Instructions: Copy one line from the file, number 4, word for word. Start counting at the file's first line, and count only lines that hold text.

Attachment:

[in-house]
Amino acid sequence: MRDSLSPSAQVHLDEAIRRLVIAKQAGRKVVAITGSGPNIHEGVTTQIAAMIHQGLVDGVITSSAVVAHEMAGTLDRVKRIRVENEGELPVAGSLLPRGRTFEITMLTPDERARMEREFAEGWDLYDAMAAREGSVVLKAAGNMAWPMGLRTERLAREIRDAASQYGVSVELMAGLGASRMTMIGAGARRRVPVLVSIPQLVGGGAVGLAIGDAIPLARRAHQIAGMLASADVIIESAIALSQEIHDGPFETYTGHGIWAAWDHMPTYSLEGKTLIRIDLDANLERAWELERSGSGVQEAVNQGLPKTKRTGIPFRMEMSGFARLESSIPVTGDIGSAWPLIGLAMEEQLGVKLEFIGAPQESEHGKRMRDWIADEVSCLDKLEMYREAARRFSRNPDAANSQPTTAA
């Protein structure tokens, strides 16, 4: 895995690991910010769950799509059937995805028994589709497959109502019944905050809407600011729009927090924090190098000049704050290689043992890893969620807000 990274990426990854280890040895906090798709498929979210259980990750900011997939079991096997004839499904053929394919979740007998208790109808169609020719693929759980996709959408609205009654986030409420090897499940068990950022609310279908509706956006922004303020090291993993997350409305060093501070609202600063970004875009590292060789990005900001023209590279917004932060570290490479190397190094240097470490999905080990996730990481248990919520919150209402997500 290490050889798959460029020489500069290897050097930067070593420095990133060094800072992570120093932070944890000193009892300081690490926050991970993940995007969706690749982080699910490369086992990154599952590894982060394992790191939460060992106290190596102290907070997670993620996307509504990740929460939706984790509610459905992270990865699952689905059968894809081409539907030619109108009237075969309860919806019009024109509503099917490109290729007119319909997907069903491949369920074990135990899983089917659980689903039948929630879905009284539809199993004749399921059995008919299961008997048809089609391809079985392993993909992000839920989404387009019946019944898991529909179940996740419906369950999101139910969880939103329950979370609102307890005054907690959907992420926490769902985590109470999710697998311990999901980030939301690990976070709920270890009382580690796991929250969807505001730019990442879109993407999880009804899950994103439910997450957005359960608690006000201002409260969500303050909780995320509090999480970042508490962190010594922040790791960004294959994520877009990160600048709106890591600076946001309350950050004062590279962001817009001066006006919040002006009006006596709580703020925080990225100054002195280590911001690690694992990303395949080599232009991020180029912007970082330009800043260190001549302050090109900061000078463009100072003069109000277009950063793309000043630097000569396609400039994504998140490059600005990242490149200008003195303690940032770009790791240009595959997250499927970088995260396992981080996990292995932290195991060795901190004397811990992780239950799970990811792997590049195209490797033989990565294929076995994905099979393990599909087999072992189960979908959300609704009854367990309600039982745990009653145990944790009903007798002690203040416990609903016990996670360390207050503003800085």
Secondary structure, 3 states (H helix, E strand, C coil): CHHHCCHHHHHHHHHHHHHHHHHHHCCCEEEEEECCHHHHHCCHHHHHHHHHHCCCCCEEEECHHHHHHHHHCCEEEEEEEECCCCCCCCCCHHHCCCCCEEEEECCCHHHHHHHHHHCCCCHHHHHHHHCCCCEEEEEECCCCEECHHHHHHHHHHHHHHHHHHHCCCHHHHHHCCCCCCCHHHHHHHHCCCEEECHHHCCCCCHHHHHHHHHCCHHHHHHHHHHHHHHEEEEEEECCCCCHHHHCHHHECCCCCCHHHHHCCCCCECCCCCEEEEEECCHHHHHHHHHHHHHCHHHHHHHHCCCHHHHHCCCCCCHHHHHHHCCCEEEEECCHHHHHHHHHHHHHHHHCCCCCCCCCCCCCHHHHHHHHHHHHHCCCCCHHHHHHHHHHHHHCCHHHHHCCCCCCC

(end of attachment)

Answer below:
Secondary structure, 3 states (H helix, E strand, C coil): CHHHCCHHHHHHHHHHHHHHHHHHHCCCEEEEEECCHHHHHCCHHHHHHHHHHCCCCCEEEECHHHHHHHHHCCEEEEEEEECCCCCCCCCCHHHCCCCCEEEEECCCHHHHHHHHHHCCCCHHHHHHHHCCCCEEEEEECCCCEECHHHHHHHHHHHHHHHHHHHCCCHHHHHHCCCCCCCHHHHHHHHCCCEEECHHHCCCCCHHHHHHHHHCCHHHHHHHHHHHHHHEEEEEEECCCCCHHHHCHHHECCCCCCHHHHHCCCCCECCCCCEEEEEECCHHHHHHHHHHHHHCHHHHHHHHCCCHHHHHCCCCCCHHHHHHHCCCEEEEECCHHHHHHHHHHHHHHHHCCCCCCCCCCCCCHHHHHHHHHHHHHCCCCCHHHHHHHHHHHHHCCHHHHHCCCCCCC